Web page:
In an application based on §1(b), the applicant may respond to one of the refusals listed above by filing an allegation of use that complies with the minimum requirements of 37 C.F.R. §2.76(c)  or 37 C.F.R. §2.88(c), together with an amendment to the Supplemental Register or an amendment seeking registration under §2(f). If such an amendment could overcome the refusal, but the allegation of use fails to establish use of the mark in commerce or, in combination with other evidence of record, fails to demonstrate use of the subject matter as a mark, the examining attorney must issue a new nonfinal action refusing registration. See TMEP §904.07(a), (b). The examining attorney must also advise the applicant as follows:

If the applicant submitted an amendment to the Supplemental Register, the examining attorney must advise the applicant that: (1) the amendment to the Supplemental Register is acceptable; (2) the refusal is moot; and (3) if the applicant amends the application back to §1(b) in response to the new refusal, the amendment to the Supplemental Register must also be withdrawn and the original refusal will be reinstated or made final, as appropriate. See TMEP §816.04 regarding responses requesting registration on the Supplemental Register in the alternative. See TMEP §§714.05(a), 715.03(a)(ii)(A), and 715.04(a) regarding withdrawal of a prior amendment submitted in a request for reconsideration.


If the applicant submitted an amendment seeking registration under §2(f), the examining attorney must advise the applicant that: (1) the amendment to §2(f) is acceptable, (2) the refusal is moot, and (3) if the §2(f) amendment is based solely on five years’ use and the applicant amends the application back to §1(b) in response to the new refusal, the §2(f) amendment must also be withdrawn and the original refusal will be reinstated or made final, as appropriate. See TMEP §1212.02(c) regarding responses seeking registration under §2(f) in the alternative. See TMEP §§714.05(a), 715.03(a)(ii)(A), and 715.04(a) regarding withdrawal of a prior amendment submitted in a request for reconsideration.


However, if the applicant responds to one of the refusals listed above by submitting an amendment to the Supplemental Register, but does not concurrently file an allegation of use that complies with the minimum requirements of 37 C.F.R. §2.76(c)  or 37 C.F.R. §2.88(c), the examining attorney must refuse registration under §23 of the Trademark Act, 15 U.S.C. §1091,  on the ground that the mark is not in lawful use in commerce. See 37 C.F.R. §2.75(b); TMEP §1102.03. If the applicant responds to the refusal by filing a proper allegation of use, the examining attorney will proceed as noted above.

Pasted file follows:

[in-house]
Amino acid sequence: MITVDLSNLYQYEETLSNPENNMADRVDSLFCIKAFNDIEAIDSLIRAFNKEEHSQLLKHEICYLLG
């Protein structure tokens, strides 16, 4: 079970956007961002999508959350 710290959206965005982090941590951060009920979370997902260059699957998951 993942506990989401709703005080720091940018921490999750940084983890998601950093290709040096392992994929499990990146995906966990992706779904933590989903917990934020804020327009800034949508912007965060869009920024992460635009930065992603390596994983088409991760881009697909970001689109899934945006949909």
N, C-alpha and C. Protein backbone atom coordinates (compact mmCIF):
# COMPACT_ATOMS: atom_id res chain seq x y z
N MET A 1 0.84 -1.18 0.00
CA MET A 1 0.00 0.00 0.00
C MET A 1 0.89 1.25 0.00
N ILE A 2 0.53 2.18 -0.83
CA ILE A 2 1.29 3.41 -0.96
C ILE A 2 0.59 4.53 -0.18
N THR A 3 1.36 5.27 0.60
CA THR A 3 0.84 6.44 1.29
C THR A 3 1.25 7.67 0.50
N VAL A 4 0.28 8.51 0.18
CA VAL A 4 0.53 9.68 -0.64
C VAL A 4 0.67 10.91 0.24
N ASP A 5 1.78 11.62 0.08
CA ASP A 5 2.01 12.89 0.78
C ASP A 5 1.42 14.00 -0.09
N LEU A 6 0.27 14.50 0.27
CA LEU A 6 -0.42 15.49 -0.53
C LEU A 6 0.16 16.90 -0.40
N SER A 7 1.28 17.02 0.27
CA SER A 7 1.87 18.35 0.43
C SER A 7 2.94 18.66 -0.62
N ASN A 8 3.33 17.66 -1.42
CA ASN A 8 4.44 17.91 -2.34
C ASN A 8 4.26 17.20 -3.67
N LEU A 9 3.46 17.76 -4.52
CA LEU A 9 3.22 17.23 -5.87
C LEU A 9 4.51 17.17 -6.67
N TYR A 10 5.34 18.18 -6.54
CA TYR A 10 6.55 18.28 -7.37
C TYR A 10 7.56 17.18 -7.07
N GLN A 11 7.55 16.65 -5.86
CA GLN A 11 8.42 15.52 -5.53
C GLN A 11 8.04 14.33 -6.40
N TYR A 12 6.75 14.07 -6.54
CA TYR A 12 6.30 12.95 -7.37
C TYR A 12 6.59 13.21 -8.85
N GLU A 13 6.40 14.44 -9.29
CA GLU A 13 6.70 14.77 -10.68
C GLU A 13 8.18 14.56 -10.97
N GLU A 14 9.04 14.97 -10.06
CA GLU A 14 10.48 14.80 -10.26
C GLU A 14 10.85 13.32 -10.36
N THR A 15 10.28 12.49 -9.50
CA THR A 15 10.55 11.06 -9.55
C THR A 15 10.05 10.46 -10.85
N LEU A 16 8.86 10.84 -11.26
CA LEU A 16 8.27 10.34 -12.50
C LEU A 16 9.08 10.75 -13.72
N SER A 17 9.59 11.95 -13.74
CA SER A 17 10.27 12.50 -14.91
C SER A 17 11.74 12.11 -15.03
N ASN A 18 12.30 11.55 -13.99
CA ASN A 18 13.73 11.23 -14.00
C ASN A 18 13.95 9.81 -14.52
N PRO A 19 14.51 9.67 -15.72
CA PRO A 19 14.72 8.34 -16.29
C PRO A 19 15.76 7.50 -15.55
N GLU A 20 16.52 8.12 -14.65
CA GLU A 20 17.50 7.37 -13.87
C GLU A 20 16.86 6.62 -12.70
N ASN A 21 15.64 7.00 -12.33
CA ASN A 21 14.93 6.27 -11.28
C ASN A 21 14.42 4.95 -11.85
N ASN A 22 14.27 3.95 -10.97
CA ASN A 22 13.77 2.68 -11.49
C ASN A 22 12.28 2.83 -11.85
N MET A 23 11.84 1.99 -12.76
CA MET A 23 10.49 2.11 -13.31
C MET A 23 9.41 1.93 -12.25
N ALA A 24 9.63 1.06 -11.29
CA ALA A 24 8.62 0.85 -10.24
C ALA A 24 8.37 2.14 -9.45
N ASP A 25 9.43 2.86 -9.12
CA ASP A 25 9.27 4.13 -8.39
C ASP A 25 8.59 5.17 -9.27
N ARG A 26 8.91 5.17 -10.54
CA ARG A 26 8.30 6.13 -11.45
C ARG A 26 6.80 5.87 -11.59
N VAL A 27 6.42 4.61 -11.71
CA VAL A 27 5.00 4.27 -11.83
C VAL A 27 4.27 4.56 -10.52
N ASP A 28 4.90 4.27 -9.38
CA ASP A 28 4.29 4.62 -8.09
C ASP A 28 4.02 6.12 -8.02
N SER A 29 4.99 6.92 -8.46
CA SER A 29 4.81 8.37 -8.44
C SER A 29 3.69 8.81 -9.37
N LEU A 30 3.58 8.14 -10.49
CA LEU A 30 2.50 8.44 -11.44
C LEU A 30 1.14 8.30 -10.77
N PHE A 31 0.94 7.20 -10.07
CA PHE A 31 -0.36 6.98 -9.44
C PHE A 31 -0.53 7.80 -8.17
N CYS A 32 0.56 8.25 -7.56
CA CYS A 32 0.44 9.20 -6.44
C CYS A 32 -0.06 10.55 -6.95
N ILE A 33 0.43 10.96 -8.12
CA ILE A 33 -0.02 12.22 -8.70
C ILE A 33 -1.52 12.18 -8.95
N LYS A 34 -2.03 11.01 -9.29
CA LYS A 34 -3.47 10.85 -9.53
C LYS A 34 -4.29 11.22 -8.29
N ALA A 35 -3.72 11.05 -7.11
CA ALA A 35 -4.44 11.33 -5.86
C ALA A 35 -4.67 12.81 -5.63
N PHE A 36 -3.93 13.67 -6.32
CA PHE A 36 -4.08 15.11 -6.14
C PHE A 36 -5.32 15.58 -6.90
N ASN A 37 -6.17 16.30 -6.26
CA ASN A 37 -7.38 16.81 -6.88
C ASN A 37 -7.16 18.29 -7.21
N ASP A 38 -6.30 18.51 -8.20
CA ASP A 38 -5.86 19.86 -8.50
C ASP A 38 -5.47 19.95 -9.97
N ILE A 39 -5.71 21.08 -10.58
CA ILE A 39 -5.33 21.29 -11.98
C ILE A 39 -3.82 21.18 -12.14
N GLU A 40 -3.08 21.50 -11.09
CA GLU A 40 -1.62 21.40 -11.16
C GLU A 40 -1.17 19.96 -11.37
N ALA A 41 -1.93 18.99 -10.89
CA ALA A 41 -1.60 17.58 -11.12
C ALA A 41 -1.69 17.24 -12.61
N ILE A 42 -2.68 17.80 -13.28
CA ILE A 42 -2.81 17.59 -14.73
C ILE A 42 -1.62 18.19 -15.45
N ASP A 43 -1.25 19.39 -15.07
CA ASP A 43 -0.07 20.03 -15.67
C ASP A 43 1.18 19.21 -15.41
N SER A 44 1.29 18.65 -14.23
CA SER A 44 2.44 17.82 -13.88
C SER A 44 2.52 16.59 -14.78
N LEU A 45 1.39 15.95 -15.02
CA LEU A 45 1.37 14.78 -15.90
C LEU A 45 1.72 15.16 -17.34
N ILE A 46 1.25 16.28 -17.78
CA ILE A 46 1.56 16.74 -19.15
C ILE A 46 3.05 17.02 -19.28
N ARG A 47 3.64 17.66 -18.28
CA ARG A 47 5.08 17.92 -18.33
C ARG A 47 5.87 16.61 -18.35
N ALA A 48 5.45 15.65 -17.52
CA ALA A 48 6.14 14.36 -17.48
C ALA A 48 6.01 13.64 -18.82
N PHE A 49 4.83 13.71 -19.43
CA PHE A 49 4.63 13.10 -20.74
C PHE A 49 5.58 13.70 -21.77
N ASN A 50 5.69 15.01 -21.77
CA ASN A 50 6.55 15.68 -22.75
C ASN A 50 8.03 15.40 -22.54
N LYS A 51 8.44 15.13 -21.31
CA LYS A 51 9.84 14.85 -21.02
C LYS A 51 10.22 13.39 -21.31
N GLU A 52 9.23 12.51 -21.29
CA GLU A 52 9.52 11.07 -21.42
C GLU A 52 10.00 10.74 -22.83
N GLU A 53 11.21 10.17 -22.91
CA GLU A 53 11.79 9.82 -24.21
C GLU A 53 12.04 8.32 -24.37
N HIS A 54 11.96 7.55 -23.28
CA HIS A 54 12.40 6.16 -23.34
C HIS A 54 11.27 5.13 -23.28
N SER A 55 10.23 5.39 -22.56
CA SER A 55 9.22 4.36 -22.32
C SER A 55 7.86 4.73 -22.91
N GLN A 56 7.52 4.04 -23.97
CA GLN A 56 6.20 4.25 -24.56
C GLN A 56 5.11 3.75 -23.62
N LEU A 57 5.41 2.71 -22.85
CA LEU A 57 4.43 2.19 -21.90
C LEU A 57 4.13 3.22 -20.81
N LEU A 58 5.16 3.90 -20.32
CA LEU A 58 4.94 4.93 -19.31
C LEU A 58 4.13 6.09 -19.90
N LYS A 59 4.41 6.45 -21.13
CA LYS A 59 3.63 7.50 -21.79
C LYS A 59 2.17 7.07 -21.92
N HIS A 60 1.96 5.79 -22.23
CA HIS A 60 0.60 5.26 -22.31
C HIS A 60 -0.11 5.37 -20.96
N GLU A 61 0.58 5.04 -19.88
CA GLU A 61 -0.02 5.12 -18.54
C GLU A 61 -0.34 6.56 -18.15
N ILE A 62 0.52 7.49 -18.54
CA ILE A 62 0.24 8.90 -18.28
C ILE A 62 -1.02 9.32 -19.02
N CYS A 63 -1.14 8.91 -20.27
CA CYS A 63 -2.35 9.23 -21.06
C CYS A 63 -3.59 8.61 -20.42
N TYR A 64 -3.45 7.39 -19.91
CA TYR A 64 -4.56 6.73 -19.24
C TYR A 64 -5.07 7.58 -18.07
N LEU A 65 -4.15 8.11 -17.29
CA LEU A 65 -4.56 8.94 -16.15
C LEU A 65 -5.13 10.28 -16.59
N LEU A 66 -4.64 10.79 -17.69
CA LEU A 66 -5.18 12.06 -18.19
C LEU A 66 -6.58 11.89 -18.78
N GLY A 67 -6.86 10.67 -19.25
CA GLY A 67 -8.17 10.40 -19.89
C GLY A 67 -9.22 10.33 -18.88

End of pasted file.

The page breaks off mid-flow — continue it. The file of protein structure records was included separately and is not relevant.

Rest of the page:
See TMEP §816.04 regarding refusal of registration after an amendment to the Supplemental Register, TMEP §1212.02(h) regarding refusal of registration after an applicant submits a claim of acquired distinctiveness under §2(f), and TMEP §1212.09(a) regarding a §2(f) claim in a §1(b) application based on prior use.

If an amendment to the Supplemental Register or to claim acquired distinctiveness under §2(f) is irrelevant to the outstanding refusal(s), and there are otherwise no new issues, the examining attorney may issue a final action.  For example, if registration is refused under Trademark Act §2(a), §2(b), §2(c), §2(d), §2(e)(3), or §2(e)(5), an amendment to the Supplemental Register or a claim of distinctiveness under §2(f) does not raise a new issue and does not preclude the examining attorney from issuing a final refusal.   See In re Juleigh Jeans Sportswear, Inc., 24 USPQ2d 1694, 1696 (TTAB 1992) (noting that an amendment to the Supplemental Register in response to a §2(a) refusal does not raise a new issue).  Note, however, that if an applicant responds to a functionality refusal under §2(e)(5) by submitting an amendment seeking registration on the Supplemental Register that is not made in the alternative, the associated nondistinctiveness refusal must be withdrawn and the functionality refusal must be maintained and made final, if appropriate, under §23(c). See In re Heatcon, Inc., 116 USPQ2d 1366, 1370 (TTAB 2015) (noting that § 23(c) is the statutory authority governing a functionality refusal on the Supplemental Register).


In a §66(a) application, an amendment to the Supplemental Register does not raise a new issue, because a mark in a §66(a) application is not eligible for registration on the Supplemental Register.   See 15 U.S.C. §1141h(a)(4).  Thus, an amendment to the Supplemental Register cannot overcome the refusal.


See TMEP §§ 715.03(b) and 715.04(b) regarding new issues presented in a request for reconsideration of an examining attorney’s final action.


TMEP 714.05(a)(ii)    Amendment of Identification of Goods/Services

If the applicant responds to a nonfinal Office action requiring an amendment to the identification of goods/services, and the examining attorney determines that the identification is still unacceptable, generally the examining attorney must issue a final requirement to amend the identification of goods/services.  There are only two exceptions to this rule: